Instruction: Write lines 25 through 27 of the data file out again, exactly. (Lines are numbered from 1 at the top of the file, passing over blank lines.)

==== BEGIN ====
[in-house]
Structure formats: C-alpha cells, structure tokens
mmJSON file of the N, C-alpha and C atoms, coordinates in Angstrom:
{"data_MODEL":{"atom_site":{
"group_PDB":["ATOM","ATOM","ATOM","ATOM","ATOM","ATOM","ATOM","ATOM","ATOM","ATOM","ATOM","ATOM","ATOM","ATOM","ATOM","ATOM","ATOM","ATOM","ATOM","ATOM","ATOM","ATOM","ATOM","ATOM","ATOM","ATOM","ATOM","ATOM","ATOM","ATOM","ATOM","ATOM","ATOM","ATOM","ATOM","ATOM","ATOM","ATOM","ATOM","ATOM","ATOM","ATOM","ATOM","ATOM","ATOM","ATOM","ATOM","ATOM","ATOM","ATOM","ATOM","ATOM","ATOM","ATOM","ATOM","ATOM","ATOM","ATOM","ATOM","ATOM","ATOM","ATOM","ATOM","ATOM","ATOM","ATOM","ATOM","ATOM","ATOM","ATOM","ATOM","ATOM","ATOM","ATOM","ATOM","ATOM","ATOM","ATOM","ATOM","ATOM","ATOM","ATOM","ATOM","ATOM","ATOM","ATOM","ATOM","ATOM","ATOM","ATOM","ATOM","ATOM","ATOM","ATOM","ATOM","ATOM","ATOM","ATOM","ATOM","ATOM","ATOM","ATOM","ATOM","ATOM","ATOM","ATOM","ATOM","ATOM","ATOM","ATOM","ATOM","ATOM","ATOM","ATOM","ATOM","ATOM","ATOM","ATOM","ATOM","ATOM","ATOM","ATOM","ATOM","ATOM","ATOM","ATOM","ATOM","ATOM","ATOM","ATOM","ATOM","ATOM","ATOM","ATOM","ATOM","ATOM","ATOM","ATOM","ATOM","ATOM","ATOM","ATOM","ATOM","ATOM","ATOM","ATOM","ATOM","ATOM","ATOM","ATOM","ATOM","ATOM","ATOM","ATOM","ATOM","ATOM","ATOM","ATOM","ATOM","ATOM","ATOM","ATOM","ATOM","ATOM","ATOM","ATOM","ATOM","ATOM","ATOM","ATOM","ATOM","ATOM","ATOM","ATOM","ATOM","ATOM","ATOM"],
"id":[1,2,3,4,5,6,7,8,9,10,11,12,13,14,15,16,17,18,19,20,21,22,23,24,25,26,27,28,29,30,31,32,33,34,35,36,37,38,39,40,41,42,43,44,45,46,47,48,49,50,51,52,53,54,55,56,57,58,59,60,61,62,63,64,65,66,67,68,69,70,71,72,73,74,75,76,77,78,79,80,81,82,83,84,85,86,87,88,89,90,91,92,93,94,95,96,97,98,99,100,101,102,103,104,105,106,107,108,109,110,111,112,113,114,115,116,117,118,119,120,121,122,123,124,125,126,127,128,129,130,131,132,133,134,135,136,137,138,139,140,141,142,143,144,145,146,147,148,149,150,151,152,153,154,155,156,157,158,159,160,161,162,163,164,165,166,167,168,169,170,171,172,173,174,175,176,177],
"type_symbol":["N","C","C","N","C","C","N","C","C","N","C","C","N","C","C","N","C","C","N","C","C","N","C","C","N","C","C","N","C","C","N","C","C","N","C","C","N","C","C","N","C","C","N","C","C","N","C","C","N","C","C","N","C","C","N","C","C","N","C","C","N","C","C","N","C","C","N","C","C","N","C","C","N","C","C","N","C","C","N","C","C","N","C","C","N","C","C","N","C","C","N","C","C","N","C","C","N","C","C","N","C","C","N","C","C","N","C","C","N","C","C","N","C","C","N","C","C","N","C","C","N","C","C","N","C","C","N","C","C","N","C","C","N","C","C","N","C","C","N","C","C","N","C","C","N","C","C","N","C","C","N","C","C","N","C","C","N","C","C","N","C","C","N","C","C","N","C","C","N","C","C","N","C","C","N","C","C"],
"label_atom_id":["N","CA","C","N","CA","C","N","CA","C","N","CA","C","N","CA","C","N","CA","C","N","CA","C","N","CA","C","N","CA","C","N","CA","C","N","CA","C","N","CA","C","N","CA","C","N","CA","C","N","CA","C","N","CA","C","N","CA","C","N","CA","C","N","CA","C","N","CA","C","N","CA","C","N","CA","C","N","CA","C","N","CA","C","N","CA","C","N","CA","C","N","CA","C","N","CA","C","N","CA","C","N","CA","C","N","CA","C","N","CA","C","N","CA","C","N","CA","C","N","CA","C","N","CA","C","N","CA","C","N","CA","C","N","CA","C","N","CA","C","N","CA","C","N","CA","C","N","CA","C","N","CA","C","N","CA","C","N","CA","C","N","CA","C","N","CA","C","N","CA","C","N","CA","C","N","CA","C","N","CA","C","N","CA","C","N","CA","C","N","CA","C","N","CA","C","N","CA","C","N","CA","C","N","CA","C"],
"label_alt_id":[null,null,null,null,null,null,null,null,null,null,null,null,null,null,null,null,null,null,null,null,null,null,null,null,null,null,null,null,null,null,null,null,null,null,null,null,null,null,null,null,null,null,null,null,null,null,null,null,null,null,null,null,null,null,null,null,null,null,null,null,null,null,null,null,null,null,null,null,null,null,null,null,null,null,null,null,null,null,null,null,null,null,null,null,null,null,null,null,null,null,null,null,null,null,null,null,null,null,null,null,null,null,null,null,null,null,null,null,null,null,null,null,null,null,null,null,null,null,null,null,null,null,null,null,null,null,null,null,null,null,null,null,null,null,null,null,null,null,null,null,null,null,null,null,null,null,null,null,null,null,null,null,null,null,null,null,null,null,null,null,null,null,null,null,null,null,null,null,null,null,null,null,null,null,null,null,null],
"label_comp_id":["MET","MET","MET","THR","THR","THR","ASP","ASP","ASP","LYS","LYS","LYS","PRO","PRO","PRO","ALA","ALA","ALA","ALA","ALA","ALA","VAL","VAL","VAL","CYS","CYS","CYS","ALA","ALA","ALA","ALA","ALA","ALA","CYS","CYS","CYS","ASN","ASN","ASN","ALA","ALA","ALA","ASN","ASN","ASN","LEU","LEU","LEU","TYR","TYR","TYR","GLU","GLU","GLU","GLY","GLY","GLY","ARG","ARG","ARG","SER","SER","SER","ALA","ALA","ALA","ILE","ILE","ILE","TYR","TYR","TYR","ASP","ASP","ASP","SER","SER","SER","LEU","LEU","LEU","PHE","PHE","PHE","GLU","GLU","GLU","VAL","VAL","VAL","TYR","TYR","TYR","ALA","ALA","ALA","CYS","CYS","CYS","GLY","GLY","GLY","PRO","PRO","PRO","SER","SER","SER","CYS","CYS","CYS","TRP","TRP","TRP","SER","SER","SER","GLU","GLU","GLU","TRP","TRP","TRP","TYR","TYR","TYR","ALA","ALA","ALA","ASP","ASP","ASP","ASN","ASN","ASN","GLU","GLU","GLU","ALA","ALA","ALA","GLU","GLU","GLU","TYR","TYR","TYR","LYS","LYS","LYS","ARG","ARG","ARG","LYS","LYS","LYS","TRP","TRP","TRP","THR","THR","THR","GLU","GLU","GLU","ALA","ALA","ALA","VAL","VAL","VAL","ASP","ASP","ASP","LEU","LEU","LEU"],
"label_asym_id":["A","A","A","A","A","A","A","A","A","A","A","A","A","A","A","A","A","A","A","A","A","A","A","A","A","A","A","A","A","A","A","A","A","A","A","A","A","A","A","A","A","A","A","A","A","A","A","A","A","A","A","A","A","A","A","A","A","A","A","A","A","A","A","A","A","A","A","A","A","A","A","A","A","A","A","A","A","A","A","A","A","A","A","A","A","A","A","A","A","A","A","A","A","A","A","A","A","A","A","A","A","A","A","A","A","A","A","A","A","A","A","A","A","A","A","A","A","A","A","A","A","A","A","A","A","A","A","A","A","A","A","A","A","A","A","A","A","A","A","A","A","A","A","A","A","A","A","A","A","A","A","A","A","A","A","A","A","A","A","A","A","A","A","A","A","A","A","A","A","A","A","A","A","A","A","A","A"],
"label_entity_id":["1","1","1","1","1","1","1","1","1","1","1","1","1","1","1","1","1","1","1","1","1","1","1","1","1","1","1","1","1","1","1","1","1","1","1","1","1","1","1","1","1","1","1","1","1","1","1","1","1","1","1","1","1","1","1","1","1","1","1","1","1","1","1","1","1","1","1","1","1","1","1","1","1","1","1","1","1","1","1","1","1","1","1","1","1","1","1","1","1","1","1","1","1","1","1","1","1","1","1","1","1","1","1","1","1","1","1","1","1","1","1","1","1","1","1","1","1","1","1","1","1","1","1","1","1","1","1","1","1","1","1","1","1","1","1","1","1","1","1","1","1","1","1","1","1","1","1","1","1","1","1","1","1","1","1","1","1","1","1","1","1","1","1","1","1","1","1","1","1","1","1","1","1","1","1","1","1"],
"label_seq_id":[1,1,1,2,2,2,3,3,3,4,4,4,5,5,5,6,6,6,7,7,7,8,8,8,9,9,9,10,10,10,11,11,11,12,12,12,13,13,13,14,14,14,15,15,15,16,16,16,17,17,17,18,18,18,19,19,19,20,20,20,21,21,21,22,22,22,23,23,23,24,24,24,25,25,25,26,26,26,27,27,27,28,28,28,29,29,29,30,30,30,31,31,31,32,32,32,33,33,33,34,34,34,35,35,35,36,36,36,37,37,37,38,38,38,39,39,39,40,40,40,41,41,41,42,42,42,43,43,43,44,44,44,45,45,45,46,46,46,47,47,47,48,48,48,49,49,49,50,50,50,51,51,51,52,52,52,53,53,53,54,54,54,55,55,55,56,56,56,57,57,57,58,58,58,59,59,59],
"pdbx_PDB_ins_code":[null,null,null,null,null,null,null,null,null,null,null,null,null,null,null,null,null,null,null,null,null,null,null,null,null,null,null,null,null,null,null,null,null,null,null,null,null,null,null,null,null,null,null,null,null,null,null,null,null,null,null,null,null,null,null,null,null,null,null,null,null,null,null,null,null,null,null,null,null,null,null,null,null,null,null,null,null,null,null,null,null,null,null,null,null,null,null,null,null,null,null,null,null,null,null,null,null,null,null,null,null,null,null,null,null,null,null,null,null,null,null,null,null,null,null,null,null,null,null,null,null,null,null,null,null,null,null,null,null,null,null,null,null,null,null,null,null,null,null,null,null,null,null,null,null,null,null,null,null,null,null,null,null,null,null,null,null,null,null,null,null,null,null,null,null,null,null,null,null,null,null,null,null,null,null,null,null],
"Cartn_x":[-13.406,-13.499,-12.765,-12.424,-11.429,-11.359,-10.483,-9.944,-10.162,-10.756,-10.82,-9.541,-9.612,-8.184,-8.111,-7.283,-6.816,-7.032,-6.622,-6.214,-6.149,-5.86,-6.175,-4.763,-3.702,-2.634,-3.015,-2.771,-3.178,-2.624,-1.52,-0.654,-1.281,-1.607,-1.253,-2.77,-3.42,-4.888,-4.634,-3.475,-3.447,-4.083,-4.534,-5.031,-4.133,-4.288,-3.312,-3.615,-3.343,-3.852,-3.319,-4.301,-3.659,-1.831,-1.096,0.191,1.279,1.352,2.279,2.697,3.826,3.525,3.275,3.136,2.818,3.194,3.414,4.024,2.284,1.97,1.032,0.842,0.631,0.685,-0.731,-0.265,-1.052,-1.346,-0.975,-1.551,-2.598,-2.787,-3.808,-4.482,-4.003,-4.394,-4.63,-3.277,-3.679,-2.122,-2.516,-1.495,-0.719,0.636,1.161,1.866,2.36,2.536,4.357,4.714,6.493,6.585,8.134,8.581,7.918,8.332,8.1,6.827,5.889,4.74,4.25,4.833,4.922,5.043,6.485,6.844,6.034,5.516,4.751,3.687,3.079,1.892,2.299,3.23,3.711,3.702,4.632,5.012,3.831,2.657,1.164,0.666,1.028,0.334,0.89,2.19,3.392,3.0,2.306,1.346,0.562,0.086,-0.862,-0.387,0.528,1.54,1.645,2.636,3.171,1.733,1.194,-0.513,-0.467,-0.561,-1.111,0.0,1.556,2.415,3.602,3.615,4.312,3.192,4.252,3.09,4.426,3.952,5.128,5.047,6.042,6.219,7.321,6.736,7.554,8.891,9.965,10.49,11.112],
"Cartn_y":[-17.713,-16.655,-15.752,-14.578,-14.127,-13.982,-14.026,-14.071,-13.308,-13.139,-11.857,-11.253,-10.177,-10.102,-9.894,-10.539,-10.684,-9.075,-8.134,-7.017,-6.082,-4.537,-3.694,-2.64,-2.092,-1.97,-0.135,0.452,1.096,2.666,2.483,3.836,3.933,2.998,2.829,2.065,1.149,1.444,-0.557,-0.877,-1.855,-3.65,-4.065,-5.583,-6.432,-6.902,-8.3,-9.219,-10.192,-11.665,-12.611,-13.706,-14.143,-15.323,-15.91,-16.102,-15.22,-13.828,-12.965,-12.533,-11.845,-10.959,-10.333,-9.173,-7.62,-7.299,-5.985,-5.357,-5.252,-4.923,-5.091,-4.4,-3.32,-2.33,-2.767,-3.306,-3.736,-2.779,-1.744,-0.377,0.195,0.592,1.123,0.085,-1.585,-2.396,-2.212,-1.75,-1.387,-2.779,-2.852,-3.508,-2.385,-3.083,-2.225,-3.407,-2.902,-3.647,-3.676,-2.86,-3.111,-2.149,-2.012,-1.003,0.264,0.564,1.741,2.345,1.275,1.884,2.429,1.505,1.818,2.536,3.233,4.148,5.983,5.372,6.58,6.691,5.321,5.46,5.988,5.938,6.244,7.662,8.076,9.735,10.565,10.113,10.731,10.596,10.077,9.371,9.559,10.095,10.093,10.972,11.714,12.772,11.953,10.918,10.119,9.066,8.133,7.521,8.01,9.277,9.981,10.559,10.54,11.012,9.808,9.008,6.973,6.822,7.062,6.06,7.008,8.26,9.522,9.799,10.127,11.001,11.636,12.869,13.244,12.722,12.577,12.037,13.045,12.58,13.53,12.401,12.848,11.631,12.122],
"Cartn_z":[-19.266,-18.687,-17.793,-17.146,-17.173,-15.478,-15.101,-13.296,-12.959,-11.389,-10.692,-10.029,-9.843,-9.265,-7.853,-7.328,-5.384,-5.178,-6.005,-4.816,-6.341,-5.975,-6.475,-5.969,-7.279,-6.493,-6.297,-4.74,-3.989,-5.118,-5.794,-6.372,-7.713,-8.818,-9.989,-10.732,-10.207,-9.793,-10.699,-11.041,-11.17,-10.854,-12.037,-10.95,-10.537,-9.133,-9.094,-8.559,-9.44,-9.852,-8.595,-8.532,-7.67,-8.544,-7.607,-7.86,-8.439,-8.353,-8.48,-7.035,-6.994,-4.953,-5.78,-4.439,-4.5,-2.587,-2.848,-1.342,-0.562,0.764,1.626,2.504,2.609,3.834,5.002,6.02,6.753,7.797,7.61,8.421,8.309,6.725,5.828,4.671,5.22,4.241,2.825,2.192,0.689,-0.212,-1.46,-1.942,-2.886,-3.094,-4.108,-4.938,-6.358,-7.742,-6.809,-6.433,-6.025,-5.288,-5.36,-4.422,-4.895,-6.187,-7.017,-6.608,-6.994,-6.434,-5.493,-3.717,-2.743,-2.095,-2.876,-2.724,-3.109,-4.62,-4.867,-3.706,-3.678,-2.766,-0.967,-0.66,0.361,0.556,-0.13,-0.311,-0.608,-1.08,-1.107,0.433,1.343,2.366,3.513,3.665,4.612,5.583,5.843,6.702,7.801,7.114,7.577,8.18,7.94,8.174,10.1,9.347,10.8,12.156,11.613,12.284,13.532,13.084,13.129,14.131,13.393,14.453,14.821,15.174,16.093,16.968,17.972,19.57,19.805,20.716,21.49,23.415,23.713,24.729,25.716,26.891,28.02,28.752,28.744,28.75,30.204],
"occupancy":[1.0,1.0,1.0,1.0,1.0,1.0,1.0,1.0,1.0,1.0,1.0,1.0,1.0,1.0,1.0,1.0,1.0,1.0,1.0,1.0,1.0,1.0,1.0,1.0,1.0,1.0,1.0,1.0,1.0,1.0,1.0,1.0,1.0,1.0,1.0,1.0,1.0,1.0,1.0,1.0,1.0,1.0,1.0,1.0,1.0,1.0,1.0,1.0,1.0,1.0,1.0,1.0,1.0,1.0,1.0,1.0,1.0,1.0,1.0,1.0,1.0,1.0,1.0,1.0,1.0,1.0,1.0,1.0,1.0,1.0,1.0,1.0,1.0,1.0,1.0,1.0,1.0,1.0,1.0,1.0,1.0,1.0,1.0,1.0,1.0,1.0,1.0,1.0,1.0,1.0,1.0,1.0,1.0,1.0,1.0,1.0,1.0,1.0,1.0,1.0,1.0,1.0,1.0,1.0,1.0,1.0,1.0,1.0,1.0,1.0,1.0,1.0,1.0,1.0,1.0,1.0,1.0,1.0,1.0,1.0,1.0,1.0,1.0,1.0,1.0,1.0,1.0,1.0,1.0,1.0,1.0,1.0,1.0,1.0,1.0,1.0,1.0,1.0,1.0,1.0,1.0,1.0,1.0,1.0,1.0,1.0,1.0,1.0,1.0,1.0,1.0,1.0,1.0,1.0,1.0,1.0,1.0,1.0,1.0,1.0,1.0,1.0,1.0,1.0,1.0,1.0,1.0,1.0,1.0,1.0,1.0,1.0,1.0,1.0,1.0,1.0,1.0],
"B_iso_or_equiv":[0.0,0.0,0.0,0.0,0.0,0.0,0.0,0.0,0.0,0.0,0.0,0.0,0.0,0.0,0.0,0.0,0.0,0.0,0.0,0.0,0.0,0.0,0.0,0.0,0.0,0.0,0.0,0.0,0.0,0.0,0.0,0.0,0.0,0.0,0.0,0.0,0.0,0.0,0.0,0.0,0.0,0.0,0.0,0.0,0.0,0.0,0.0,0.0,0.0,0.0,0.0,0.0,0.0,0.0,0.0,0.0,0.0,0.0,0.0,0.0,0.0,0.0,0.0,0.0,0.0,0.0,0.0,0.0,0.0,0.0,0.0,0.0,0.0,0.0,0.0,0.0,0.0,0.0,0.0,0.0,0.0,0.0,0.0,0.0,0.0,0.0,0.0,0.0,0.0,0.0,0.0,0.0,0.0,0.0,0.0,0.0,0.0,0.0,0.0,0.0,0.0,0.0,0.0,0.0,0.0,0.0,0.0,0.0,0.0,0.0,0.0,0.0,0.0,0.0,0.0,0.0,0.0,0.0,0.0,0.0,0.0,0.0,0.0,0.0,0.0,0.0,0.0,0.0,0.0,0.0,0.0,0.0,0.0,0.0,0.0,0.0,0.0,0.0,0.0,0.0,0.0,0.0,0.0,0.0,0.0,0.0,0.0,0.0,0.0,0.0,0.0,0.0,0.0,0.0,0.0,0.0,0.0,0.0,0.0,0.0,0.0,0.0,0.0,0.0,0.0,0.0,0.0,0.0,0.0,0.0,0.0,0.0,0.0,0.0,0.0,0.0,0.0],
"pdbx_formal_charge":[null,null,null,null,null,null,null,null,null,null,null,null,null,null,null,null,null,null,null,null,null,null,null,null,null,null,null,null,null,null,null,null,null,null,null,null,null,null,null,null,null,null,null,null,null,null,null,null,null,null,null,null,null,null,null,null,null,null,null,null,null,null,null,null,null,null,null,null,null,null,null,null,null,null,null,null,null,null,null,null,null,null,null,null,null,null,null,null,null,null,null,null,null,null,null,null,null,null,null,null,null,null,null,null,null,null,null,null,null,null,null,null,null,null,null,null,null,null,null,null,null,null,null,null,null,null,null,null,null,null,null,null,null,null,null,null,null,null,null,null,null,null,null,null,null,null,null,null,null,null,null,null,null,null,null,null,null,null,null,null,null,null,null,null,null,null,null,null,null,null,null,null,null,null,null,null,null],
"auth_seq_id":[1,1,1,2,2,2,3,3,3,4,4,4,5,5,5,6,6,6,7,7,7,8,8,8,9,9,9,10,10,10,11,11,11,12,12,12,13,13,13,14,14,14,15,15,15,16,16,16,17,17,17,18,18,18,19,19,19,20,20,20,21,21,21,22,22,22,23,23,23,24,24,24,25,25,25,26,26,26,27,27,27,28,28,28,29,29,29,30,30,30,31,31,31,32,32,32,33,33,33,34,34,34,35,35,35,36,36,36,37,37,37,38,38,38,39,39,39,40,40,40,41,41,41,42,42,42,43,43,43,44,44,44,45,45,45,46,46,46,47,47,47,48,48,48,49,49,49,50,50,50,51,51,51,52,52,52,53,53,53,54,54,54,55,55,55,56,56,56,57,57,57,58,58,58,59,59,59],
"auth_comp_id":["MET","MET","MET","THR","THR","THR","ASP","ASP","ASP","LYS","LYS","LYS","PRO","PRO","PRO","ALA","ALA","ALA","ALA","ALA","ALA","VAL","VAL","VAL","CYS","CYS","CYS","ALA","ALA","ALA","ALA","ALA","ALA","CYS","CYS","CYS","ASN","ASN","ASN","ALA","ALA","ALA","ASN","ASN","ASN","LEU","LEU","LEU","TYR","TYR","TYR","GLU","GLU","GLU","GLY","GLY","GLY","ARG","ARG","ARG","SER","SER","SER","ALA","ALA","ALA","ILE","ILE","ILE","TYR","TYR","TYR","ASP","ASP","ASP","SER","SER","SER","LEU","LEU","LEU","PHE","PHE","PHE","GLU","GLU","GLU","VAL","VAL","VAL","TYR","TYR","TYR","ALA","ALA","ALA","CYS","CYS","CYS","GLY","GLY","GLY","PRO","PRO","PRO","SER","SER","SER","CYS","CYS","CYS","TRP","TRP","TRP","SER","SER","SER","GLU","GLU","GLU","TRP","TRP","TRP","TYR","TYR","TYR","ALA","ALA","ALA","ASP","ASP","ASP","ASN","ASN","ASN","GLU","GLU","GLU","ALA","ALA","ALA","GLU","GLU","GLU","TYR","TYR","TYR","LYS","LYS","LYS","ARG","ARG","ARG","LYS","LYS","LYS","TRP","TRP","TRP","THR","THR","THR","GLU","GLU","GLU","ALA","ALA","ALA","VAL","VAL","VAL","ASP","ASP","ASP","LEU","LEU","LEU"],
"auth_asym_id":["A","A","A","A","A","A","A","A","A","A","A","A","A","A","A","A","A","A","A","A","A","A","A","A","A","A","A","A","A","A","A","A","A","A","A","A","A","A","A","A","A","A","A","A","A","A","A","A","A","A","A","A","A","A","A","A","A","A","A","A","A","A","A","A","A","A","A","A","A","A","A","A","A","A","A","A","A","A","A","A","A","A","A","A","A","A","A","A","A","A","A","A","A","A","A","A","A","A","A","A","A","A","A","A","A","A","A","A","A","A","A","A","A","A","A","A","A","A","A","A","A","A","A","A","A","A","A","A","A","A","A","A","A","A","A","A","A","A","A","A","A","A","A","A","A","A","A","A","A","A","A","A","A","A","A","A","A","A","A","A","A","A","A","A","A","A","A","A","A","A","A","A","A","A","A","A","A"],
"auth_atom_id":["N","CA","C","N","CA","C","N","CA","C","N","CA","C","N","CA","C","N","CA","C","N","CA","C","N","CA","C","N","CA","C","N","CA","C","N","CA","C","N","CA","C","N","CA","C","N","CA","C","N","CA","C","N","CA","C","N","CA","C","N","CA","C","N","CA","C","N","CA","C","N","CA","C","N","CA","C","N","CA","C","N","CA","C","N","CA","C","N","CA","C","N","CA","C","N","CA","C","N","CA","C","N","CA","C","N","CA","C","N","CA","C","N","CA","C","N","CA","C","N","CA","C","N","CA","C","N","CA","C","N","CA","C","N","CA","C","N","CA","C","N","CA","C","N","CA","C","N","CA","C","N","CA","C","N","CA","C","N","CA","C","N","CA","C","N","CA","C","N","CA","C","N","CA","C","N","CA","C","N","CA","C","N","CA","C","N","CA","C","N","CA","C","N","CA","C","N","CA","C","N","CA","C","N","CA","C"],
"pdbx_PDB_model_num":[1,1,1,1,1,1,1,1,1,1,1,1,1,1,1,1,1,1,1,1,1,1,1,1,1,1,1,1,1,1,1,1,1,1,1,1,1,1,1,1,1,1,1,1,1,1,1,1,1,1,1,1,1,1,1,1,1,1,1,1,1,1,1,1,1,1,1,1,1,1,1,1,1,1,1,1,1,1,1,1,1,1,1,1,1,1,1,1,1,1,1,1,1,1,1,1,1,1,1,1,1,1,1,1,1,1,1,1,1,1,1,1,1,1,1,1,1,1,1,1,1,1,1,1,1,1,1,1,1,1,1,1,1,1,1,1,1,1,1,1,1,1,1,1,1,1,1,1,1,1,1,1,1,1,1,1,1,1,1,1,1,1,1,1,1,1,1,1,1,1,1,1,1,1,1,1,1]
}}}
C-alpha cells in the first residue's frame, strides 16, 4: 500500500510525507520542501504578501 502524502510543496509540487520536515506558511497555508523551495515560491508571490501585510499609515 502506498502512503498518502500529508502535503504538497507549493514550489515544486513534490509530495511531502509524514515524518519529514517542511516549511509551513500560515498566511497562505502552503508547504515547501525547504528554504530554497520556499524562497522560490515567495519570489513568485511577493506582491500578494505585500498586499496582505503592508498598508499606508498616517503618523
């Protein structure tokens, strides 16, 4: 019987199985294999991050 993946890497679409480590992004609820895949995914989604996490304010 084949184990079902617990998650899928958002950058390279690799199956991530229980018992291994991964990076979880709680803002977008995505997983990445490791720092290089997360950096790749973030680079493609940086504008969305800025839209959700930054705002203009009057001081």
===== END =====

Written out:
"pdbx_PDB_model_num":[1,1,1,1,1,1,1,1,1,1,1,1,1,1,1,1,1,1,1,1,1,1,1,1,1,1,1,1,1,1,1,1,1,1,1,1,1,1,1,1,1,1,1,1,1,1,1,1,1,1,1,1,1,1,1,1,1,1,1,1,1,1,1,1,1,1,1,1,1,1,1,1,1,1,1,1,1,1,1,1,1,1,1,1,1,1,1,1,1,1,1,1,1,1,1,1,1,1,1,1,1,1,1,1,1,1,1,1,1,1,1,1,1,1,1,1,1,1,1,1,1,1,1,1,1,1,1,1,1,1,1,1,1,1,1,1,1,1,1,1,1,1,1,1,1,1,1,1,1,1,1,1,1,1,1,1,1,1,1,1,1,1,1,1,1,1,1,1,1,1,1,1,1,1,1,1,1]
}}}
C-alpha cells in the first residue's frame, strides 16, 4: 500500500510525507520542501504578501 502524502510543496509540487520536515506558511497555508523551495515560491508571490501585510499609515 502506498502512503498518502500529508502535503504538497507549493514550489515544486513534490509530495511531502509524514515524518519529514517542511516549511509551513500560515498566511497562505502552503508547504515547501525547504528554504530554497520556499524562497522560490515567495519570489513568485511577493506582491500578494505585500498586499496582505503592508498598508499606508498616517503618523